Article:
Musician protecting his hearing from hearing loss.

When your favorite song comes on the radio, do you find yourself cranking the volume up? Lots of people do that. When you pump up the music, you can feel it in your gut. And it’s fun. But, here’s the situation: there can also be significant damage done.

In the past we weren’t aware of the relationship between music and hearing loss. That has a lot to do with volume (both in terms of sound intensity and the number of listening sessions in a day). And it’s one of the reasons that lots of today’s musicians are changing their tune to save their hearing.

Hearing Loss And Musicians

It’s a pretty well-known irony that, when he got older, classical composer Ludwig van Beethoven was hard of hearing. He was only able to hear his compositions in his head. On one occasion he even had to be turned around to see the thunderous applause of his audience because he couldn’t hear it.

Beethoven may be the first and most famous example of the deaf musician, but he certainly isn’t the last. In fact, a far more recent generation of rock musicians, all famous for cranking their speakers (and performances) up to 11–have begun to go public with their own hearing loss experiences.

From Neil Diamond to Eric Clapton to will.i.am, the stories all seem remarkably similar. Being a musician means spending almost every day stuck between blaring speakers and roaring crowds. Noticeable damage including tinnitus and hearing loss will eventually be the result.

Even if You Aren’t a Musician This Could Still be a Problem

Being someone who isn’t a rock star (at least when it comes to the profession, everyone knows you’re a rock star in terms of personality), you could have a difficult time relating this to your personal worries. You don’t have millions of adoring fans screaming for you (usually). And you’re not standing in front of a wall of amplifiers.

But you do have a couple of earbuds and your chosen playlist. And that can be a serious problem. It’s become effortless for each one of us to experience music like rock stars do, way too loud.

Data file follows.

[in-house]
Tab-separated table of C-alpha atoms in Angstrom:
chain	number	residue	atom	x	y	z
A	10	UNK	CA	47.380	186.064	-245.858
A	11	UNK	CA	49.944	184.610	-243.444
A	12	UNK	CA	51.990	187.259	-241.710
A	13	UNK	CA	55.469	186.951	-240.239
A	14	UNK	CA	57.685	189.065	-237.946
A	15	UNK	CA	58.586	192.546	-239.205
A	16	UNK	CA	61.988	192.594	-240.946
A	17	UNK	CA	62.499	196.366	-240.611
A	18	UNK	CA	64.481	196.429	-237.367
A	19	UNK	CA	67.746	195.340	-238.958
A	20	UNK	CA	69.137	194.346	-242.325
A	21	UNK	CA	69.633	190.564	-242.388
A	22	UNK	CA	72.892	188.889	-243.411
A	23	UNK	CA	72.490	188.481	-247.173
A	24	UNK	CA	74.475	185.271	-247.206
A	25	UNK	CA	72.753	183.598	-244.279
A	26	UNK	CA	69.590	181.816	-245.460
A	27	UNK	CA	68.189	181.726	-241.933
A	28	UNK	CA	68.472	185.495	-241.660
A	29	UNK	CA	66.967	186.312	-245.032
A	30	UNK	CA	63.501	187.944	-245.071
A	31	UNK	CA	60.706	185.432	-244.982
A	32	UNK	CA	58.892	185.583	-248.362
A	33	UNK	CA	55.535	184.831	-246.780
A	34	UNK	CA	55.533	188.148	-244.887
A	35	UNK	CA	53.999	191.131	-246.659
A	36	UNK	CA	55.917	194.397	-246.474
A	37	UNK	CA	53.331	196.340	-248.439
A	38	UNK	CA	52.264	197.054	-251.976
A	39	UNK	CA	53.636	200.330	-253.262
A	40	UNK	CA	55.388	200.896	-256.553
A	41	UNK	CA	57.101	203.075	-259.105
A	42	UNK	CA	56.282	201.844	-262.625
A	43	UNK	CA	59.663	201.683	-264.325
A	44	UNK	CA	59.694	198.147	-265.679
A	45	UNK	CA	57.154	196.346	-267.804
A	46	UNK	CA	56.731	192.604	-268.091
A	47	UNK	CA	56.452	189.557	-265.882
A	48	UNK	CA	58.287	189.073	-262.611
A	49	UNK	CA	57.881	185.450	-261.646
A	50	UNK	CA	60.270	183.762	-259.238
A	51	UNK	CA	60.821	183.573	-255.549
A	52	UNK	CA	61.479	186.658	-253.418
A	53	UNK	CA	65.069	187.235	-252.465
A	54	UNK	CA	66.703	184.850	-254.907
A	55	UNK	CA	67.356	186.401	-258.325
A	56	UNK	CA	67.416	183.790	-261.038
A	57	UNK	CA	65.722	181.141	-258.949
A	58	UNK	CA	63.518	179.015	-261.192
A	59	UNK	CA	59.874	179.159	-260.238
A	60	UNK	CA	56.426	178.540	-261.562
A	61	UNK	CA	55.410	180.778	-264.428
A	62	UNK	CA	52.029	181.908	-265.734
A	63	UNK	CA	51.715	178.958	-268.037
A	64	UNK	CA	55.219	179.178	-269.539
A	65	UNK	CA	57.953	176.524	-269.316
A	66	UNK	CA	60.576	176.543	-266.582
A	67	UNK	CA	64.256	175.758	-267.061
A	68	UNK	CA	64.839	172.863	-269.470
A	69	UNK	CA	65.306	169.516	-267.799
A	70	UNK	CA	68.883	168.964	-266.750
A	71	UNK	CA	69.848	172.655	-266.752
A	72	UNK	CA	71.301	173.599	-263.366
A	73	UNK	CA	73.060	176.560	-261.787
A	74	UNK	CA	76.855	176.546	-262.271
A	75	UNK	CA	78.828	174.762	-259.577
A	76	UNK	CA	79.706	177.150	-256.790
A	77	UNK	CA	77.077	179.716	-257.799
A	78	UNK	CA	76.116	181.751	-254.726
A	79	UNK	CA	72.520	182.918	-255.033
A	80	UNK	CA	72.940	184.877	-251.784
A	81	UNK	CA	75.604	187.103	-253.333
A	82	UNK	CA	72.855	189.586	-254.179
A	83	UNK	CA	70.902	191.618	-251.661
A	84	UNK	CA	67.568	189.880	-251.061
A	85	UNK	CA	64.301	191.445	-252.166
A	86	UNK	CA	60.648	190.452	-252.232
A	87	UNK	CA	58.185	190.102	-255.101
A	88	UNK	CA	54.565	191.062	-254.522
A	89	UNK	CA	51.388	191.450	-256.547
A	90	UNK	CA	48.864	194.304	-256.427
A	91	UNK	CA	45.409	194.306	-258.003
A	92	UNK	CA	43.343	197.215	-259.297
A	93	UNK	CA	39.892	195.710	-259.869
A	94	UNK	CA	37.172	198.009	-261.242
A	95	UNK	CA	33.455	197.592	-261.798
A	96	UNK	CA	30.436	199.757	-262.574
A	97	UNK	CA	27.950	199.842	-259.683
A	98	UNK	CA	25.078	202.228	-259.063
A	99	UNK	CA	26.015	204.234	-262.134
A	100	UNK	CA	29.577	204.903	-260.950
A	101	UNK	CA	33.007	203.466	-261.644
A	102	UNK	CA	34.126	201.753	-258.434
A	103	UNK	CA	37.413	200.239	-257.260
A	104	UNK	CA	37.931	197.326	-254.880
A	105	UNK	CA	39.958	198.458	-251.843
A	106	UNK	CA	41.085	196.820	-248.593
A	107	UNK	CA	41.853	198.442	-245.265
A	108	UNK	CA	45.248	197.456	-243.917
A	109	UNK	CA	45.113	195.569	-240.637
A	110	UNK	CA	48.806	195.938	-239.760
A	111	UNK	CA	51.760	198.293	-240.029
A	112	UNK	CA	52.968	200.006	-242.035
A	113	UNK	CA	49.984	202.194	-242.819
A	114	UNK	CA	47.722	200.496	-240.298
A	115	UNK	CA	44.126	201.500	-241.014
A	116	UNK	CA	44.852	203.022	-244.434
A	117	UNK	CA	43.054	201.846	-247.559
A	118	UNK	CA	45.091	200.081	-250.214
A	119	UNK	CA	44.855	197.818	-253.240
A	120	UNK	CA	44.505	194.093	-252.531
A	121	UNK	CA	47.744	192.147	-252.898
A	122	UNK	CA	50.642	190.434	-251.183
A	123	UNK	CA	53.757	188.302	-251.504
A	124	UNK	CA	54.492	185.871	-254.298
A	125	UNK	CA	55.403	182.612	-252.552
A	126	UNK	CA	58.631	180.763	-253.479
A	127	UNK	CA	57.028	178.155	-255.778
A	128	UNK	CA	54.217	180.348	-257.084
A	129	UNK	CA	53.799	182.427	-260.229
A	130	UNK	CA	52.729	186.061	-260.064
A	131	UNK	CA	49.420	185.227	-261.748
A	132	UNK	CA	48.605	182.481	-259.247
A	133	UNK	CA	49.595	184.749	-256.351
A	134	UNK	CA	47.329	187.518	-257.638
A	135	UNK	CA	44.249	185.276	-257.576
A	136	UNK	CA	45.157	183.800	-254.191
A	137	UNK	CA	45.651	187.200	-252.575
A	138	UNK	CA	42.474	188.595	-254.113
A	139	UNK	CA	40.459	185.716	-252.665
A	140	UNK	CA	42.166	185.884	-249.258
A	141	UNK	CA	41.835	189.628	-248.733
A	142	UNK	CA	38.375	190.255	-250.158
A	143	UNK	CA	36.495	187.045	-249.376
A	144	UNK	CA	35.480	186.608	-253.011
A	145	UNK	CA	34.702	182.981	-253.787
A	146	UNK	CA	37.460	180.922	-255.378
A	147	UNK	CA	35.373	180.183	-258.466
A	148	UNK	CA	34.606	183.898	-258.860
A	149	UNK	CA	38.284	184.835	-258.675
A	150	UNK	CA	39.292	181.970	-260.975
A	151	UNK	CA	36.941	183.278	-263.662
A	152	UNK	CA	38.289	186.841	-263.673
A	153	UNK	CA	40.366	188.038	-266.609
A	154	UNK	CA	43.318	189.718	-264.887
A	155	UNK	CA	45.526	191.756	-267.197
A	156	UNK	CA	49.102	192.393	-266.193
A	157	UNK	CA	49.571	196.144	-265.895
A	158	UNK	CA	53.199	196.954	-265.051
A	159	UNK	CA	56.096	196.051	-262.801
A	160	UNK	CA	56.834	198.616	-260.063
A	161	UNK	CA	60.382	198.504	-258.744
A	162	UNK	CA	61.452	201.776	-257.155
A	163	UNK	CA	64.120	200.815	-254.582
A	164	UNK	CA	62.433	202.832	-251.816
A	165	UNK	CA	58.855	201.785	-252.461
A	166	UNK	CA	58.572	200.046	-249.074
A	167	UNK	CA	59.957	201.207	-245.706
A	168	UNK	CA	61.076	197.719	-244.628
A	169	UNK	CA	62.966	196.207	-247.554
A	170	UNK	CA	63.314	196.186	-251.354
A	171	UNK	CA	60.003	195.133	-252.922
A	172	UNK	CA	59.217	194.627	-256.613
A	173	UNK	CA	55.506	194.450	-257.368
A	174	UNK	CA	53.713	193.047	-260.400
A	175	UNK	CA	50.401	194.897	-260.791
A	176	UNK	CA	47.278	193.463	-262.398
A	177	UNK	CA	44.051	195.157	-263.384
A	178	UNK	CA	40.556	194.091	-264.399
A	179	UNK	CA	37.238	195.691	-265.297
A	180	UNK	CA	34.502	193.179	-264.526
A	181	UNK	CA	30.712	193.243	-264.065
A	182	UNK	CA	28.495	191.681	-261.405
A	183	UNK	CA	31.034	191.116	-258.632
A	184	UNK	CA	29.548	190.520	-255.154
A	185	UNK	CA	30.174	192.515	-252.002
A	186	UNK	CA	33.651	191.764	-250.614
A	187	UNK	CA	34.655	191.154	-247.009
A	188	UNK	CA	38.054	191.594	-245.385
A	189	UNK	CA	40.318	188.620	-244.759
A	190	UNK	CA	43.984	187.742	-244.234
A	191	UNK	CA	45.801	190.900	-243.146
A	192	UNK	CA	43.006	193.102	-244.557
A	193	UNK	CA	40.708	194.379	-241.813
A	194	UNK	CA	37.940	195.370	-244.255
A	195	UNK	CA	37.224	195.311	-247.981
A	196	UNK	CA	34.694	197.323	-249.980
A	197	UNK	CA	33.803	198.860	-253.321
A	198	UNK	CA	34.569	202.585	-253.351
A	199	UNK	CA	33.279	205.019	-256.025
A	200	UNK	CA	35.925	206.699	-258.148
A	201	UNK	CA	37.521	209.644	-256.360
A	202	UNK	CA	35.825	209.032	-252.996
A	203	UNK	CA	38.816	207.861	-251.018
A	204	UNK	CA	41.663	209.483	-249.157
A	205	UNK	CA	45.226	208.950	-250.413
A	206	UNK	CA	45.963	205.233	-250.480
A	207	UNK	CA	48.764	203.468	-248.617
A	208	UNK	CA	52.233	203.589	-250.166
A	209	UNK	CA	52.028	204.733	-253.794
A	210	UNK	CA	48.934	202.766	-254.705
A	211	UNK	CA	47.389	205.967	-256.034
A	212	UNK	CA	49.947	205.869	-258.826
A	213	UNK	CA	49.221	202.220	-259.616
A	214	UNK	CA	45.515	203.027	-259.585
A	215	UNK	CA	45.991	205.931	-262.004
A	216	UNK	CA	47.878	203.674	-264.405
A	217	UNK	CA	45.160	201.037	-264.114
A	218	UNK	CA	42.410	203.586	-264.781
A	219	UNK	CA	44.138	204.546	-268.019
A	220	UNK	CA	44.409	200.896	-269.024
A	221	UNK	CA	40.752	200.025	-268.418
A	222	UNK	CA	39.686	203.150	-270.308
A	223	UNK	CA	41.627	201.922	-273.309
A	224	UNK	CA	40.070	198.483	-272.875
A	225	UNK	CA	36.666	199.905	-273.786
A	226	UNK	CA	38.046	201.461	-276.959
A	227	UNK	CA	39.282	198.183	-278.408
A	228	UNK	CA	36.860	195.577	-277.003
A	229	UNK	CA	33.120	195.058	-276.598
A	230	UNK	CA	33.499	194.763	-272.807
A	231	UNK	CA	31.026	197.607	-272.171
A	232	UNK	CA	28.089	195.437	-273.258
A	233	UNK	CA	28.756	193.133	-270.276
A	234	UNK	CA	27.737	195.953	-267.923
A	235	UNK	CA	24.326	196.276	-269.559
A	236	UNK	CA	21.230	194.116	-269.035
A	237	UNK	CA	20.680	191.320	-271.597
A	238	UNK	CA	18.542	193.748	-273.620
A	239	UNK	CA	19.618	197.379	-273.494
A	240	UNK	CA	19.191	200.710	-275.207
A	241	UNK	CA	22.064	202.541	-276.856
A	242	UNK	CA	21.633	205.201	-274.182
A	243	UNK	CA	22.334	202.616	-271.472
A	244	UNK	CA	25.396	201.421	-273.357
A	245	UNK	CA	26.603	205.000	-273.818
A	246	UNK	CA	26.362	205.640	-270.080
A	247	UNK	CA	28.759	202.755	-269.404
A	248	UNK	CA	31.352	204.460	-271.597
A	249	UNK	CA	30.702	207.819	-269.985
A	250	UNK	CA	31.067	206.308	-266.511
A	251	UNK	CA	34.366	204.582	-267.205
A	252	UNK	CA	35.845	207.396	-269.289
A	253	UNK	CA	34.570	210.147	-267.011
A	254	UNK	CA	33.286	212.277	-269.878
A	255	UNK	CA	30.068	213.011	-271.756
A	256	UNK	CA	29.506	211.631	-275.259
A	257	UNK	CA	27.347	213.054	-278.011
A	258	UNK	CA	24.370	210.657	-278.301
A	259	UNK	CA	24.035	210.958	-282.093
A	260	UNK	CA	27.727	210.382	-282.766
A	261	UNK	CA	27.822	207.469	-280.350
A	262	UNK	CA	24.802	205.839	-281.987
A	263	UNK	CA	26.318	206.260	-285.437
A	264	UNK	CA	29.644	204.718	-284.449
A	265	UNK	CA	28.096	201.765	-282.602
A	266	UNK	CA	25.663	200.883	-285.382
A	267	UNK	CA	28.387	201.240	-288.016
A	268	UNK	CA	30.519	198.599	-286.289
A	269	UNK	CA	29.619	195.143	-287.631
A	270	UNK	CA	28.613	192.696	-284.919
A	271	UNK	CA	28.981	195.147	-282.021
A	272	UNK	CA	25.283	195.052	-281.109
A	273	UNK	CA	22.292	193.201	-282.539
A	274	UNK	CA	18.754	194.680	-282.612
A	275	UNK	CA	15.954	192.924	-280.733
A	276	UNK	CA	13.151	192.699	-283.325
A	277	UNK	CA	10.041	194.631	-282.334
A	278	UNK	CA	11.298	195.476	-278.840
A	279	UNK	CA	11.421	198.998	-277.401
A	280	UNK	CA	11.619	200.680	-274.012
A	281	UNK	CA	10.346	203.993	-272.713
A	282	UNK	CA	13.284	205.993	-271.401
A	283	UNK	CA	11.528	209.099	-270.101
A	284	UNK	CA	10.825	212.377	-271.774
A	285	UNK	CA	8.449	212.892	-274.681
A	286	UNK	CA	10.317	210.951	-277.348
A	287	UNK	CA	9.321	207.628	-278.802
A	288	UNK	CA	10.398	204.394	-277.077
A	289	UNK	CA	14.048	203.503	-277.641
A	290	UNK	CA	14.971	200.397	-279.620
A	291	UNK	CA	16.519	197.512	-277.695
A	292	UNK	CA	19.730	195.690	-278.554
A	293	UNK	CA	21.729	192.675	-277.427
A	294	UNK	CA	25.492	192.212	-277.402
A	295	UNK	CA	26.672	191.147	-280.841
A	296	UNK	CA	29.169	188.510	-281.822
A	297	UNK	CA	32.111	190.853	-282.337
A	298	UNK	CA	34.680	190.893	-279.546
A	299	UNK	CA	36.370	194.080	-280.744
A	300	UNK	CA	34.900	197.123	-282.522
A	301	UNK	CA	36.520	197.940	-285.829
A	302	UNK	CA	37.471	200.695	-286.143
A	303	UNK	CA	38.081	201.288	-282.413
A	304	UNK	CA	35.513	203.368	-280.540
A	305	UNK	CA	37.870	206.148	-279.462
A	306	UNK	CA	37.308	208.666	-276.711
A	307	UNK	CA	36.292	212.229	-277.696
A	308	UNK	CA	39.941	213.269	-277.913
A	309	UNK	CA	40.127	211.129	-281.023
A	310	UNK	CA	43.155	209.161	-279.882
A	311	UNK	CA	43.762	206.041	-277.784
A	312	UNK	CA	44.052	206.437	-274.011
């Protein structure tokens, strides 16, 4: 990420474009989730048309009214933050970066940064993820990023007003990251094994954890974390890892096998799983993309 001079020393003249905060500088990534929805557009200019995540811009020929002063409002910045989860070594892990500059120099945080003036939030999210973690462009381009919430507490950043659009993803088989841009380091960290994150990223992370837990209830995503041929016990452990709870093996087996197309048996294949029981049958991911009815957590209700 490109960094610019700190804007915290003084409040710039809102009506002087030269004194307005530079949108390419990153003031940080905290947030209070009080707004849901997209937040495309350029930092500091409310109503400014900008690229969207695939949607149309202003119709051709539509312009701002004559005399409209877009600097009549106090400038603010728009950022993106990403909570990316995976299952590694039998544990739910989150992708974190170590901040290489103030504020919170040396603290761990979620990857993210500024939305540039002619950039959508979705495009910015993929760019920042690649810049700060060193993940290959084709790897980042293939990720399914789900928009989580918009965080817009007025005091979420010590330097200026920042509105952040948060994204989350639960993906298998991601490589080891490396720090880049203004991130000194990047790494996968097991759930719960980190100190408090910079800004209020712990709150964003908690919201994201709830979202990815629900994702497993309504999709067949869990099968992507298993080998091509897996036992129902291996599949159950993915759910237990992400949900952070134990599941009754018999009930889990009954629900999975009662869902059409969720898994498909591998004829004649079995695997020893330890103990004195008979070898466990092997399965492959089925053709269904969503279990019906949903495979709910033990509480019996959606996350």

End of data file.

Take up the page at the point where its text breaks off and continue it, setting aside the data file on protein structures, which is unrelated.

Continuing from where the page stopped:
This one little thing can now become a substantial problem.

So How Can You Protect Your Hearing When Listening to Music?

So, first we need to admit there’s an issue (that’s usually the first step, but it’s especially true in this case). Raising awareness can help some people (particularly younger, more impressionable people) become aware that they’re putting their hearing in jeopardy. But there are other (further) steps you can take too:

  • Get a volume-monitoring app: You may not realize just how loud a rock concert or music venue is. Wherever you find yourself, the volume of your environment can be calculated with one of many free apps that can be downloaded to your smartphone. This will help you monitor what’s dangerous and what’s not.
  • Control your volume: Many modern smartphones will let you know when you’re going beyond healthy limits on volume. If you care about your long-term hearing, you should listen to these warnings.
  • Wear ear protection: Put in earplugs when you go to a concert or any other live music show. Your experience won’t be lessened by using ear plugs. But your ears will be protected from additional harm. (Incidentally, wearing earplugs is what most of your favorite musicians are currently doing to safeguard their hearing, so even the cool kids are doing it).

Limit Exposure

In many ways, the math here is pretty simple: you will have more serious hearing loss in the future the more you put your hearing at risk. Eric Clapton, as an example, has entirely lost his hearing. He likely wishes he begun wearing earplugs a lot sooner.

Decreasing exposure, then, is the best way to reduce damage. That can be difficult for people who work around live music. Ear protection might offer part of a solution there.

But turning the volume down to reasonable levels is also a good idea.

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